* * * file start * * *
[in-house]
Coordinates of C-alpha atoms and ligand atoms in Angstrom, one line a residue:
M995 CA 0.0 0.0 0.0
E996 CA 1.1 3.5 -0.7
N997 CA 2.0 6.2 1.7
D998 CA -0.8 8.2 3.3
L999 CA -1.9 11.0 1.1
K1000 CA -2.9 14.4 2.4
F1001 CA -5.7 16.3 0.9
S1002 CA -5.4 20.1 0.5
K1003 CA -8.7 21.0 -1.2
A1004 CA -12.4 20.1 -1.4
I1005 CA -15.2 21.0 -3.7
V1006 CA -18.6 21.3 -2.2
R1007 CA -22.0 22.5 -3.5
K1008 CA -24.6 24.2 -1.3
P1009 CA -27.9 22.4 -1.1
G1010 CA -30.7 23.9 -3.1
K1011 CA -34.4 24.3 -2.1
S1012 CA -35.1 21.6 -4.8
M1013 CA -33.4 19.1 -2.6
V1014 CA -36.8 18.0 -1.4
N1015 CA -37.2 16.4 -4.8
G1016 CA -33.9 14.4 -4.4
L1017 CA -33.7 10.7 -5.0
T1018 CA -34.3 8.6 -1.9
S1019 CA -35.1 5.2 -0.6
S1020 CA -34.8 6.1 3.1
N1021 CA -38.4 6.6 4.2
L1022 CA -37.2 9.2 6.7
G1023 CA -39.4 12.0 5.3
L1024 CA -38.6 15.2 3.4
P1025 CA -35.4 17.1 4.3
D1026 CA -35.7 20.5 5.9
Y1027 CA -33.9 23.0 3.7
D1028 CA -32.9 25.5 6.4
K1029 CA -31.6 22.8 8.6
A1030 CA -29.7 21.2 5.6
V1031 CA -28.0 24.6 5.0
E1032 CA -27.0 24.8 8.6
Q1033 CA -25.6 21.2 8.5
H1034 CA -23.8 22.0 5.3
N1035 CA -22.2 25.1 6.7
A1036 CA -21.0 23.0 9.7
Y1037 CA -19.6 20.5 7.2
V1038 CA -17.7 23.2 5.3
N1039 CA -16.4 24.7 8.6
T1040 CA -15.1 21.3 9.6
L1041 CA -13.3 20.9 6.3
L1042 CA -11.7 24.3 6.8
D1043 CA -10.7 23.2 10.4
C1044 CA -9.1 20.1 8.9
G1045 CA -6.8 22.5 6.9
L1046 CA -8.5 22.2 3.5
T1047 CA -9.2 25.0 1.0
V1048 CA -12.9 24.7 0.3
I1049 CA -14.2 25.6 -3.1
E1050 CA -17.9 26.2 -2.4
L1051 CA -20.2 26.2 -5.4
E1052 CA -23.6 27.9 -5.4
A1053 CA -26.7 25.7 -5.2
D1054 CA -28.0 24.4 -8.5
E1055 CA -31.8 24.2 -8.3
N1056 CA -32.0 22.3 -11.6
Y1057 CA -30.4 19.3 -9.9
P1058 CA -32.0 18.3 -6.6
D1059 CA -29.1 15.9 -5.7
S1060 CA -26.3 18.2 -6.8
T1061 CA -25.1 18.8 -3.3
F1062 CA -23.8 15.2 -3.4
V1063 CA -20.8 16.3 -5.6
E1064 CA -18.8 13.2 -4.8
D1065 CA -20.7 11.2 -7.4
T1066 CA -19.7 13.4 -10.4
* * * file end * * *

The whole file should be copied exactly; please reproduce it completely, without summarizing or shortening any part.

[in-house]
Coordinates of C-alpha atoms and ligand atoms in Angstrom, one line a residue:
M995 CA 0.0 0.0 0.0
E996 CA 1.1 3.5 -0.7
N997 CA 2.0 6.2 1.7
D998 CA -0.8 8.2 3.3
L999 CA -1.9 11.0 1.1
K1000 CA -2.9 14.4 2.4
F1001 CA -5.7 16.3 0.9
S1002 CA -5.4 20.1 0.5
K1003 CA -8.7 21.0 -1.2
A1004 CA -12.4 20.1 -1.4
I1005 CA -15.2 21.0 -3.7
V1006 CA -18.6 21.3 -2.2
R1007 CA -22.0 22.5 -3.5
K1008 CA -24.6 24.2 -1.3
P1009 CA -27.9 22.4 -1.1
G1010 CA -30.7 23.9 -3.1
K1011 CA -34.4 24.3 -2.1
S1012 CA -35.1 21.6 -4.8
M1013 CA -33.4 19.1 -2.6
V1014 CA -36.8 18.0 -1.4
N1015 CA -37.2 16.4 -4.8
G1016 CA -33.9 14.4 -4.4
L1017 CA -33.7 10.7 -5.0
T1018 CA -34.3 8.6 -1.9
S1019 CA -35.1 5.2 -0.6
S1020 CA -34.8 6.1 3.1
N1021 CA -38.4 6.6 4.2
L1022 CA -37.2 9.2 6.7
G1023 CA -39.4 12.0 5.3
L1024 CA -38.6 15.2 3.4
P1025 CA -35.4 17.1 4.3
D1026 CA -35.7 20.5 5.9
Y1027 CA -33.9 23.0 3.7
D1028 CA -32.9 25.5 6.4
K1029 CA -31.6 22.8 8.6
A1030 CA -29.7 21.2 5.6
V1031 CA -28.0 24.6 5.0
E1032 CA -27.0 24.8 8.6
Q1033 CA -25.6 21.2 8.5
H1034 CA -23.8 22.0 5.3
N1035 CA -22.2 25.1 6.7
A1036 CA -21.0 23.0 9.7
Y1037 CA -19.6 20.5 7.2
V1038 CA -17.7 23.2 5.3
N1039 CA -16.4 24.7 8.6
T1040 CA -15.1 21.3 9.6
L1041 CA -13.3 20.9 6.3
L1042 CA -11.7 24.3 6.8
D1043 CA -10.7 23.2 10.4
C1044 CA -9.1 20.1 8.9
G1045 CA -6.8 22.5 6.9
L1046 CA -8.5 22.2 3.5
T1047 CA -9.2 25.0 1.0
V1048 CA -12.9 24.7 0.3
I1049 CA -14.2 25.6 -3.1
E1050 CA -17.9 26.2 -2.4
L1051 CA -20.2 26.2 -5.4
E1052 CA -23.6 27.9 -5.4
A1053 CA -26.7 25.7 -5.2
D1054 CA -28.0 24.4 -8.5
E1055 CA -31.8 24.2 -8.3
N1056 CA -32.0 22.3 -11.6
Y1057 CA -30.4 19.3 -9.9
P1058 CA -32.0 18.3 -6.6
D1059 CA -29.1 15.9 -5.7
S1060 CA -26.3 18.2 -6.8
T1061 CA -25.1 18.8 -3.3
F1062 CA -23.8 15.2 -3.4
V1063 CA -20.8 16.3 -5.6
E1064 CA -18.8 13.2 -4.8
D1065 CA -20.7 11.2 -7.4
T1066 CA -19.7 13.4 -10.4